The platypus is also (and I love this!!) venomous!!! Well it lives in Australia so it HAD to be!! The male platypus has a spur on its hind foot that delivers venom!
As well as finding duck billed platypus at Eungella National Park there are lots of graded walking trails through magnificent sub-tropical rainforest to tackle in the park.
Other animals that can be found in the park include possums, pademelons, eastern long neck turtles and spotted quolls.
We were spooked on our first visit when a lot of rustling in in the forest turned out to be a bush turkey!!
There are also lots of beautiful birds to spot – there is a comprehensive list of the 227 birds you could spot at the park at eungella.com so print it off and tick them off as you go! (Get a book too so you know what they actually look like – I now know at least 10 species of bird I had no idea existed before moving to Australia – this includes the plover a bird to be avoided if you wear a toupee!)
FACTS AND TIPS FOR FINDING PLATYPUS
- The duck billed platypus is a shy animal and can be difficult to spot – the best time to get a chance of seeing one is at sunrise or sunset (though a cloudy day may also prove succesful).
- The plural of platypus is platypuses (though I think platypi sounds so much better!)
- As I mentioned there are only a few places where you can have a chance of finding platypus in the wild and Eungella National Park and Finch Hatton Gorge are some of the most reliable.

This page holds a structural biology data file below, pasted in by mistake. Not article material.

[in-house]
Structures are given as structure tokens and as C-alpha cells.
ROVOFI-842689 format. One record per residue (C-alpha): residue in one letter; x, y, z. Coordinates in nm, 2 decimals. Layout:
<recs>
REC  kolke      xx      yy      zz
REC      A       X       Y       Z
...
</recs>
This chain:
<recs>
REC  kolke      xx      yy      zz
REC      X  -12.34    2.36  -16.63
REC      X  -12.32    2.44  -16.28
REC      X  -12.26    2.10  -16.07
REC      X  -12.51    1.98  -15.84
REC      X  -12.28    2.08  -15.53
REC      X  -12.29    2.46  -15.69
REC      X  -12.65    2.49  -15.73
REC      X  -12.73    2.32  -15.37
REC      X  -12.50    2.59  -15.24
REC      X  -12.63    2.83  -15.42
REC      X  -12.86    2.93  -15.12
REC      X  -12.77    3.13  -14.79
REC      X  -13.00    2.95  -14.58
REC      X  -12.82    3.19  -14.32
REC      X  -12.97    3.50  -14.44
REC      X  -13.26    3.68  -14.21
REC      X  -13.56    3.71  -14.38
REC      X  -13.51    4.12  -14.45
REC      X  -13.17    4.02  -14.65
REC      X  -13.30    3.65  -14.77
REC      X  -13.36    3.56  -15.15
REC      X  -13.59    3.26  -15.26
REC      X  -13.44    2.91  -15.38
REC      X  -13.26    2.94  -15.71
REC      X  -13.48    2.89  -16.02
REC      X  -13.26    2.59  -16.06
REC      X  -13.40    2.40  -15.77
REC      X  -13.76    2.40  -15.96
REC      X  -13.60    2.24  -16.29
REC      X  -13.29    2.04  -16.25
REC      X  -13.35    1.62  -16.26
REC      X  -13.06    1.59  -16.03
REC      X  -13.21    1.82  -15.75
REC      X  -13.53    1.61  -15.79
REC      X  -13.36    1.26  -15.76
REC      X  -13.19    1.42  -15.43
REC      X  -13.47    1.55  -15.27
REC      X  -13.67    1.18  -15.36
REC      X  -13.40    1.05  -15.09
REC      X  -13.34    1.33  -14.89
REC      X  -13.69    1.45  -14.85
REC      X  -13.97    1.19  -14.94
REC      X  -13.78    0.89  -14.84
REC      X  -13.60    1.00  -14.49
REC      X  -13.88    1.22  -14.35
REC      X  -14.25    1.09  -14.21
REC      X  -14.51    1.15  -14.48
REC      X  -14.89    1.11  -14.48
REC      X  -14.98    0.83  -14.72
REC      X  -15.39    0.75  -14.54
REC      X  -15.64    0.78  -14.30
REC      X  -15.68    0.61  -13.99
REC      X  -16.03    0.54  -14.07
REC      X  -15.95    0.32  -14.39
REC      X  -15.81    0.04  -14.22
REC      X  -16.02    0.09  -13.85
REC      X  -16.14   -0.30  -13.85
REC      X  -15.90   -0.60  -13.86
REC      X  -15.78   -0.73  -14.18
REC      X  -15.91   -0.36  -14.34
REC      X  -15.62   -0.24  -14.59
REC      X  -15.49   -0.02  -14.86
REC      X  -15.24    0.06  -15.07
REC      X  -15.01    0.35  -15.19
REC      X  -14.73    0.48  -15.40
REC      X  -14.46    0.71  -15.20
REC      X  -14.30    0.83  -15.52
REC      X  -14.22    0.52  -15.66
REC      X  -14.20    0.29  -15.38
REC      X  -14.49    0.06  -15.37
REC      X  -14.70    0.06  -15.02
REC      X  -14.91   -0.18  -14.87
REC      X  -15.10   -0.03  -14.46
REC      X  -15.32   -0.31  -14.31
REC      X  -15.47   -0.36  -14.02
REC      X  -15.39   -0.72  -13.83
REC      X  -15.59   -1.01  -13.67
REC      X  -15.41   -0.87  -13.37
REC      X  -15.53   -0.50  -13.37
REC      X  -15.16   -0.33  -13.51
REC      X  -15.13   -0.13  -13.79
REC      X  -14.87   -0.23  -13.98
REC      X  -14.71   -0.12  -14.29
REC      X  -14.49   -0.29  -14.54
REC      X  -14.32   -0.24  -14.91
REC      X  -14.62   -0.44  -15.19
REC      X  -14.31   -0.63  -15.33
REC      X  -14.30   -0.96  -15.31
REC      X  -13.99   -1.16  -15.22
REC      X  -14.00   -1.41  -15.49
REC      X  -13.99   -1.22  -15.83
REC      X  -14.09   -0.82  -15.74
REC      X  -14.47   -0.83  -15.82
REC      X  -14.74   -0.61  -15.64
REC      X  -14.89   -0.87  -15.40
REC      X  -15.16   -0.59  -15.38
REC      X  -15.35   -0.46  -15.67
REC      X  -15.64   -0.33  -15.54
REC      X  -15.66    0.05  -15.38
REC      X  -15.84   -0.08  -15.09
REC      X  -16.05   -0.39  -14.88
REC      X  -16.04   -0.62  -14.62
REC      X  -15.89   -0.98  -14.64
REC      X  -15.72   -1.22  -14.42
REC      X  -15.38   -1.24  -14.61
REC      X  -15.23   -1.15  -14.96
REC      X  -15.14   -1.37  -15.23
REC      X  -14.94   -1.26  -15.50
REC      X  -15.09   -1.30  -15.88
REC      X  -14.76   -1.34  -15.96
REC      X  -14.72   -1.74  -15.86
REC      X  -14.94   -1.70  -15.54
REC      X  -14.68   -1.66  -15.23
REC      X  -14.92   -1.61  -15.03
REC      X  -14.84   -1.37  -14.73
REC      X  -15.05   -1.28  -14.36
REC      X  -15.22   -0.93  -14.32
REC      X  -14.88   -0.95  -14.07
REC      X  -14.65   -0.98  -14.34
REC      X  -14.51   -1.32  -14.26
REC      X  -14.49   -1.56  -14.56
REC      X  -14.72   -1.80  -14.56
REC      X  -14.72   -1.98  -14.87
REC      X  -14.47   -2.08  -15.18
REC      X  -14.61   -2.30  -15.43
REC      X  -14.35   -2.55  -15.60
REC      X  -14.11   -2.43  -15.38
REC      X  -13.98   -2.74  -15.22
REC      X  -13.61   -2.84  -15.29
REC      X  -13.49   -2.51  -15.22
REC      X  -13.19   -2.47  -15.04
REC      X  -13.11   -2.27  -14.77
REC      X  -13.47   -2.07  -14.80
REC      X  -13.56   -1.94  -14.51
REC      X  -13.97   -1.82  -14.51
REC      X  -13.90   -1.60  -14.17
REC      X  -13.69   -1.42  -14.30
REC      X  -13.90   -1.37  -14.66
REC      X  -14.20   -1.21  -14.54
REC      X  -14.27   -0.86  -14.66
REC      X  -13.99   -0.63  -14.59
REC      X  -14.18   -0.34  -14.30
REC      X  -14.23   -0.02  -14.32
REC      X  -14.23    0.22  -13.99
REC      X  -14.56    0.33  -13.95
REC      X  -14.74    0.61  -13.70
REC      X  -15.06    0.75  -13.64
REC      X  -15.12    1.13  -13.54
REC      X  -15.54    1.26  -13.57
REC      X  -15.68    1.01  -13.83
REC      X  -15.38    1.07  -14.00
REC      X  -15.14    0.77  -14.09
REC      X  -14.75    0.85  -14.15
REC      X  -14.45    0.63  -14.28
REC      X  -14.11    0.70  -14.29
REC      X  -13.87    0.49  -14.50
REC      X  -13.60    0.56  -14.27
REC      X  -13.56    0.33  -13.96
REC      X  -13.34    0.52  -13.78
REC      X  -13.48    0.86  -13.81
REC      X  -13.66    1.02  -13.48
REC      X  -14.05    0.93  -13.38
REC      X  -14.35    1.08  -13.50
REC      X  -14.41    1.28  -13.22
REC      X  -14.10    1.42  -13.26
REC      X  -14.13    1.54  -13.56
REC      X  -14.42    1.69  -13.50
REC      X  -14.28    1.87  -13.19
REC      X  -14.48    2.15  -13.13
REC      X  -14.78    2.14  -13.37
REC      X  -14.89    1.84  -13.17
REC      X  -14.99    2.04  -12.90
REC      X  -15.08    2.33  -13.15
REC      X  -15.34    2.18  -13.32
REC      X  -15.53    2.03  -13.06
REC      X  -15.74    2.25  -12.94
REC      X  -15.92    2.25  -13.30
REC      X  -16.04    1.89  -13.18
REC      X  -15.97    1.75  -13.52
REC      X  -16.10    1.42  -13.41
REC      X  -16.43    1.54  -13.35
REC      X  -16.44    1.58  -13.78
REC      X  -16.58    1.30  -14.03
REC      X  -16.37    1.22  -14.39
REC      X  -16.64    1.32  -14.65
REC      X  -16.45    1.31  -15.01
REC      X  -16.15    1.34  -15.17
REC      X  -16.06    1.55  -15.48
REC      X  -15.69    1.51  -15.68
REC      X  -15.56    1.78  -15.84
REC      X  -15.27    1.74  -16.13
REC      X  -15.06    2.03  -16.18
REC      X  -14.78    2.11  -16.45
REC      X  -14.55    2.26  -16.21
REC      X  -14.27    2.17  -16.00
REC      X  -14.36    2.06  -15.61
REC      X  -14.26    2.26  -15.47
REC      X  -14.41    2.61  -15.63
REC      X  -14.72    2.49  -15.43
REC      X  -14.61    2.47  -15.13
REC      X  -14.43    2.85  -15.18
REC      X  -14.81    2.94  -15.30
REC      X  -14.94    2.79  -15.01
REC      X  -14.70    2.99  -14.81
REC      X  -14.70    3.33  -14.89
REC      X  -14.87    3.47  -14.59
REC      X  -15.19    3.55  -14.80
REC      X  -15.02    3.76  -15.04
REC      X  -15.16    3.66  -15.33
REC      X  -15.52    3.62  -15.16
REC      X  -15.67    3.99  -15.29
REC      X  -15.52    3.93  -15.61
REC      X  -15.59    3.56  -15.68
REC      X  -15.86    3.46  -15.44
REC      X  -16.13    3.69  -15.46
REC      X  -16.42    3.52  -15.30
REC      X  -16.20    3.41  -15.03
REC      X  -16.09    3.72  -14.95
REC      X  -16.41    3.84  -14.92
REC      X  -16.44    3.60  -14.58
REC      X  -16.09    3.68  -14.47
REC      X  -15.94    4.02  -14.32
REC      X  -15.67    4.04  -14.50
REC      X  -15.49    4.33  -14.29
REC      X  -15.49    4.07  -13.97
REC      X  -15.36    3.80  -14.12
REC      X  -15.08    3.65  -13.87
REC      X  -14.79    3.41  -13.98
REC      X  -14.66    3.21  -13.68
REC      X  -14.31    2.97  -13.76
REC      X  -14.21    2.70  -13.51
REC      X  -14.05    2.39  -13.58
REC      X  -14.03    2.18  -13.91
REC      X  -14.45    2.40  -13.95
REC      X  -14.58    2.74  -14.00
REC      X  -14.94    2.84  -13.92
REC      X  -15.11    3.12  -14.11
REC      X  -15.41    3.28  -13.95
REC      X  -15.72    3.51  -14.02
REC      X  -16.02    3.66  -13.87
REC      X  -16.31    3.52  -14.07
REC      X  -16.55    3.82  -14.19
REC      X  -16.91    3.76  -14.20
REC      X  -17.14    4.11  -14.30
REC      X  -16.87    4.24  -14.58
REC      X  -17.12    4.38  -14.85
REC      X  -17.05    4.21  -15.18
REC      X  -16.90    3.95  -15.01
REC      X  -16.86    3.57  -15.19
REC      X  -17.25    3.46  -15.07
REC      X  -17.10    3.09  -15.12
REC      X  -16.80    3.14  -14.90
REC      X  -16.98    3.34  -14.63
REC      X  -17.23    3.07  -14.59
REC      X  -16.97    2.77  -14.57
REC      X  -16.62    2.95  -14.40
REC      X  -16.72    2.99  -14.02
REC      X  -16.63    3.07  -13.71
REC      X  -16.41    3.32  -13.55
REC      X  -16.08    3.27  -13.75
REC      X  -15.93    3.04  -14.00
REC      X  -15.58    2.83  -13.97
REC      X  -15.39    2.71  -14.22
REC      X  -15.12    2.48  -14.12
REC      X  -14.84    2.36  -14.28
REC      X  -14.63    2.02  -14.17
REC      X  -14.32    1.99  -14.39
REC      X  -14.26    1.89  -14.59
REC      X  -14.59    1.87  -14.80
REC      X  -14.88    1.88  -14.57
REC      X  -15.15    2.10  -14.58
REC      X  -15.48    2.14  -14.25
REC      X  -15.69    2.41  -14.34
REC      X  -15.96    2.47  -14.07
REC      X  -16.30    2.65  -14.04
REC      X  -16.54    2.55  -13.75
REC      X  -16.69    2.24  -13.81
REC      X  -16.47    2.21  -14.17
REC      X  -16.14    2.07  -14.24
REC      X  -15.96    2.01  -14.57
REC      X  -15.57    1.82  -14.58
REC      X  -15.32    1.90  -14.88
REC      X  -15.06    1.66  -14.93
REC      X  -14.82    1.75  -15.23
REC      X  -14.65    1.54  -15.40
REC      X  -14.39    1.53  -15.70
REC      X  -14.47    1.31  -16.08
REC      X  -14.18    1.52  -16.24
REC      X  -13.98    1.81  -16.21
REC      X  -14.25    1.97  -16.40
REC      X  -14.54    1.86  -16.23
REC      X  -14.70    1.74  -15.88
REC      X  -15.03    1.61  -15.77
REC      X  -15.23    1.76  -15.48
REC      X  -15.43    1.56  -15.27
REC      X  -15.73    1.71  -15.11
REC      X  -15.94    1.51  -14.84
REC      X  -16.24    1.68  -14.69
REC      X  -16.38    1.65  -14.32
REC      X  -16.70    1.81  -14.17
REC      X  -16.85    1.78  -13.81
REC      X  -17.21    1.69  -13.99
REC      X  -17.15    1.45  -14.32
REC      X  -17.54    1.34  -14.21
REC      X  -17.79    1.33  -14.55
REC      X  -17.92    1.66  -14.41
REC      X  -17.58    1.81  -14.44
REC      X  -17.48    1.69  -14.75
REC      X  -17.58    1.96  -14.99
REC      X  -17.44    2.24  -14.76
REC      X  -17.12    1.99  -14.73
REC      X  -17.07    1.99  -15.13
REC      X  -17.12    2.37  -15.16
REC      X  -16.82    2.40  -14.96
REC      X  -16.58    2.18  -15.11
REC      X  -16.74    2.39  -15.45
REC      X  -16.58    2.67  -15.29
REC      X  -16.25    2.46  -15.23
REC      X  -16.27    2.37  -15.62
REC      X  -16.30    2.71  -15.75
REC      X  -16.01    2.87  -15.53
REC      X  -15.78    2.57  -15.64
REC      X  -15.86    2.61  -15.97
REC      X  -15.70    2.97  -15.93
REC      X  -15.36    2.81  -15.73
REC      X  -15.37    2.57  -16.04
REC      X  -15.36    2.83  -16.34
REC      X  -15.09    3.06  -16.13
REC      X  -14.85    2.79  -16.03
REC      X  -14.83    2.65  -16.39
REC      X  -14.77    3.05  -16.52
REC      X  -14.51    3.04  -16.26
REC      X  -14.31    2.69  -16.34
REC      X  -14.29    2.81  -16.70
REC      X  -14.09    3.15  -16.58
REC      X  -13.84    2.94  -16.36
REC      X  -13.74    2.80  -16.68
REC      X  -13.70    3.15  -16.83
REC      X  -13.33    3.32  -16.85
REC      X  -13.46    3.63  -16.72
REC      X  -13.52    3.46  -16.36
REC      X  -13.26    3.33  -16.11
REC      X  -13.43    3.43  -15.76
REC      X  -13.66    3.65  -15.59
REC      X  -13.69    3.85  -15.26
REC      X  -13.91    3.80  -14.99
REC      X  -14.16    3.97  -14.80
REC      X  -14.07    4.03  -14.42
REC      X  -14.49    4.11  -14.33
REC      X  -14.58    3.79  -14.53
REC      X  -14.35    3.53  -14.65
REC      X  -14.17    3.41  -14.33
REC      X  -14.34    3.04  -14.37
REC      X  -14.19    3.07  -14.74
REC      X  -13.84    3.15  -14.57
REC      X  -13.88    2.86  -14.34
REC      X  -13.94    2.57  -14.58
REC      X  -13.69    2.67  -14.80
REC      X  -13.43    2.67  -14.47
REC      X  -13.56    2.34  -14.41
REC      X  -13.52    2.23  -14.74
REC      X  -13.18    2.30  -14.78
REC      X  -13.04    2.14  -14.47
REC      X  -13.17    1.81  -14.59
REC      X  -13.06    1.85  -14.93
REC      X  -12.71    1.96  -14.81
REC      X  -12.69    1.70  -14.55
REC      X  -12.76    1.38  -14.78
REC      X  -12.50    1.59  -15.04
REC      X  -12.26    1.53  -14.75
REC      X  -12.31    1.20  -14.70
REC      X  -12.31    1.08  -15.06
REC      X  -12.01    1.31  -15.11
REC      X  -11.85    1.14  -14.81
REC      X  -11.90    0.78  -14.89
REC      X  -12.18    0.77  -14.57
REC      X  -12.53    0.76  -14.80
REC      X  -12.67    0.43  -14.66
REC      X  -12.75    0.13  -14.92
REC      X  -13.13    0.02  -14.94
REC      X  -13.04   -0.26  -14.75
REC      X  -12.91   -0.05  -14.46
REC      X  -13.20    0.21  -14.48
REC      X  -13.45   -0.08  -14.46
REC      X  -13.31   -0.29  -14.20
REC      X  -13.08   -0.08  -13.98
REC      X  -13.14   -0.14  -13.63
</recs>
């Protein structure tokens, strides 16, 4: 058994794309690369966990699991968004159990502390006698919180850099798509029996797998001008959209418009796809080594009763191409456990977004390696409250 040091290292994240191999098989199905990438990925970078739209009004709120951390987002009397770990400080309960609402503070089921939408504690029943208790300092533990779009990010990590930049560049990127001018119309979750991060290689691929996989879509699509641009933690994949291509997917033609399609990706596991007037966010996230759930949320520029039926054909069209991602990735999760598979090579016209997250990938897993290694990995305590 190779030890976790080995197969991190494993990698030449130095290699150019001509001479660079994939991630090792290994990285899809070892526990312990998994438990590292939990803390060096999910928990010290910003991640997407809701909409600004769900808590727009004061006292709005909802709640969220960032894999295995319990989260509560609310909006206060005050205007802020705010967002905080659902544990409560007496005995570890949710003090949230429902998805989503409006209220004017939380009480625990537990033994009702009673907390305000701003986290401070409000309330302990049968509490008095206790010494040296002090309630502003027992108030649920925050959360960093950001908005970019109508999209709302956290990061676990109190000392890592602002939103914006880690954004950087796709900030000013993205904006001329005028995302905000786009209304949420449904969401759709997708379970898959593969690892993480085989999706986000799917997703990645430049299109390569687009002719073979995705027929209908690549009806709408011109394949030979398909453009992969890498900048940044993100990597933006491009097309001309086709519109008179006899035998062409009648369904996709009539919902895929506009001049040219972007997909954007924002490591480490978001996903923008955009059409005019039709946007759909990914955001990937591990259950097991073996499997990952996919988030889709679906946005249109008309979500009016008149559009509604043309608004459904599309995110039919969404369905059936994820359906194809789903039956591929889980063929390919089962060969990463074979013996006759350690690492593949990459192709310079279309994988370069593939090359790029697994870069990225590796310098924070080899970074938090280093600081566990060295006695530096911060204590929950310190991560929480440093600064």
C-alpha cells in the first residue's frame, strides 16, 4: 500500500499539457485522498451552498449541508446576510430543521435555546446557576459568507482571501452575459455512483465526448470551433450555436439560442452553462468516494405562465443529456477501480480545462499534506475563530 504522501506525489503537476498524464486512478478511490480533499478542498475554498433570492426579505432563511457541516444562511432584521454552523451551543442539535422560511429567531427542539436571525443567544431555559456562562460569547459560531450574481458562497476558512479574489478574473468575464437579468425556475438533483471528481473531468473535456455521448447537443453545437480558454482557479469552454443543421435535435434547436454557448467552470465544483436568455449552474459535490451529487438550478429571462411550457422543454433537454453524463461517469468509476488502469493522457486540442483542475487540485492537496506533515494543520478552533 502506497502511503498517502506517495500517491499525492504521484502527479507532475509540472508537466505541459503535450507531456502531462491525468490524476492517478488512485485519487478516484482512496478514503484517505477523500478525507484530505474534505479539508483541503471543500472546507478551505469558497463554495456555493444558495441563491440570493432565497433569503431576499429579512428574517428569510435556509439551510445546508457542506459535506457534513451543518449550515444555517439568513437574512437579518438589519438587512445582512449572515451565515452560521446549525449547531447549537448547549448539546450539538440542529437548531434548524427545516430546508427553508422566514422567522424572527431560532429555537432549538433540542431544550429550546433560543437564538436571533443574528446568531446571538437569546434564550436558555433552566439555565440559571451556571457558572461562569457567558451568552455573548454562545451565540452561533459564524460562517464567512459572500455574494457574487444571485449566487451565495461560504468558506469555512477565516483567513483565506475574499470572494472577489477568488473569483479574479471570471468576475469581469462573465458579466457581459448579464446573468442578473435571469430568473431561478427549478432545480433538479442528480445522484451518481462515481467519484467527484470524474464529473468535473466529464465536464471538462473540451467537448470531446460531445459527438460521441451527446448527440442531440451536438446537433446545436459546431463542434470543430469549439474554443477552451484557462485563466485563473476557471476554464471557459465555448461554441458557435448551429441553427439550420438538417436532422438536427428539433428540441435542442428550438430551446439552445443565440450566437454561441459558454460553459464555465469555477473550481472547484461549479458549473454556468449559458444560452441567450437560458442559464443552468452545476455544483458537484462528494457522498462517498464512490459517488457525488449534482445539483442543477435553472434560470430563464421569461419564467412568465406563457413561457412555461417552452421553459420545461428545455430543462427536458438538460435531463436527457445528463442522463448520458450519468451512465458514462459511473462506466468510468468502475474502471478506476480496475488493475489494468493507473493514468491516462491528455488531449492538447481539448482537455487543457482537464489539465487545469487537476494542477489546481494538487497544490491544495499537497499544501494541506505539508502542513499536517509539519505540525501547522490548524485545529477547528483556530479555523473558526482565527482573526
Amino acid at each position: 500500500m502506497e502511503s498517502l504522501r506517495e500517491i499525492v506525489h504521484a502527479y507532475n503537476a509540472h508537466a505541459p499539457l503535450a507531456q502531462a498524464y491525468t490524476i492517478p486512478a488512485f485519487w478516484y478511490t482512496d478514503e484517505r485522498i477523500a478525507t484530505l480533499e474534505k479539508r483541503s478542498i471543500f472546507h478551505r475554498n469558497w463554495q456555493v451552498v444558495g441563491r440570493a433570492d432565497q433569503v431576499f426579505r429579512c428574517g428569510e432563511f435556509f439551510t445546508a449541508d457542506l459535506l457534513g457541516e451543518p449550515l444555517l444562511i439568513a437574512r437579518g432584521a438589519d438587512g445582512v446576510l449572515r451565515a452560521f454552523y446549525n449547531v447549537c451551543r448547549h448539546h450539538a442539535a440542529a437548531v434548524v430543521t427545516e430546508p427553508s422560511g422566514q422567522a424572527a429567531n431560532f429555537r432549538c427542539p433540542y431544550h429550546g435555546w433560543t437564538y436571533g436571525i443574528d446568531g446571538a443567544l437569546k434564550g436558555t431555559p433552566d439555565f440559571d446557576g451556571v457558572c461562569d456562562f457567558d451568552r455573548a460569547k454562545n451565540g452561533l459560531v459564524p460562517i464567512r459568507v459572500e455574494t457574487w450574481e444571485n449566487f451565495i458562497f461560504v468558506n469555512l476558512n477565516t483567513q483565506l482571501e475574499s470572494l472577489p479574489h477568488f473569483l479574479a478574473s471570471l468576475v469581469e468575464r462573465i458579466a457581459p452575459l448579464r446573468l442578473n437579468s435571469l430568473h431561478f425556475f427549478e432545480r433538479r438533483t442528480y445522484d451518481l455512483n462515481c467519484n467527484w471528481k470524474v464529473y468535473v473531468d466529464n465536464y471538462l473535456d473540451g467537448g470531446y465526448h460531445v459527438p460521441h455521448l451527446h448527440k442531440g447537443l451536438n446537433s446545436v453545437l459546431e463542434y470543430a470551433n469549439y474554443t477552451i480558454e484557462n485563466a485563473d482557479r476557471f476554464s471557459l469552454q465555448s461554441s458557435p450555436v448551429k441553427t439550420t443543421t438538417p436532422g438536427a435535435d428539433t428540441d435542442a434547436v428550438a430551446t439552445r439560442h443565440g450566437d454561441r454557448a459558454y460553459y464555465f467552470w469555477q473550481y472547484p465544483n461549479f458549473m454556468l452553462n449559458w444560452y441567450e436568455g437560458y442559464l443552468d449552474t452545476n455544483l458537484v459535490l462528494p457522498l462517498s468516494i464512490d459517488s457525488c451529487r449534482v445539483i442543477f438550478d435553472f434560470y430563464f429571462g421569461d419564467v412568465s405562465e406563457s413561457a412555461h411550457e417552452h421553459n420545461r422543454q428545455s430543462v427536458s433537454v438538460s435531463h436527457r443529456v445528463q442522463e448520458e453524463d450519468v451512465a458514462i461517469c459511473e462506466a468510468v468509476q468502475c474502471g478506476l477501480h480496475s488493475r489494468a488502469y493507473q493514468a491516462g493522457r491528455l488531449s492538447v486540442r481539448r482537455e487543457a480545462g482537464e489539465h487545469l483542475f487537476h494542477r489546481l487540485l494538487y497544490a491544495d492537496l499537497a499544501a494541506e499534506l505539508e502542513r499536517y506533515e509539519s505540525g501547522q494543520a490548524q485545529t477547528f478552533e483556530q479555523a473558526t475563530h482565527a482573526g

- At Broken River there is an information centre, a small cafe and toilets.
Broken River Visitor Information Centre
- Prepare for the drive up to Eungella to be steep one (it is 686 metres above sea level)! Once at the top the view over the Pioneer Valley is rather beautiful!
- Take a picnic! Or book accommodation and stay in the park – camping, cabins and hotel options are all available.
- Check out the official website which details accommodation and and other facilities in the Eugella area.
For more information about the Mackay region visit mackayregion.com and/or drop into the visitor’s centre in Mackay where the helpful staff will give you all the information you need to have a great holiday!
Mackay Visitor Information Centre
PIN FOR LATER – FINDING PLATYPUS AT EUNGELLA NATIONAL PARK
YOU MAY BE INTERESTED IN THESE POSTS ABOUT AUSTRALIA AND EXPAT LIFE
JOIN MY NEW FACEBOOK GROUP FOR ALL MY EXPAT TIPS AND INFO ABOUT LIFE IN AUSTRALIA
Tracy is your expert expat!
She has lived and worked in 7 countries on 4 continents and travelled to over 50 more. A qualified school teacher with an interest in history, reading, photography, nature and wildlife she is always planning her next trip (preferably by train)
With a lifetime of travel experience, and a network of friends all over the world, she is also able to share genuine insider guides, recommended best book lists and train journey inspiration to help you travel authentically to some of the most beautiful places on earth.
Through down-to-earth stories, tips and advice (based on her own extensive knowledge and experience of life as an expat) she also aims to support new and prospective expats to survive and thrive in Australia.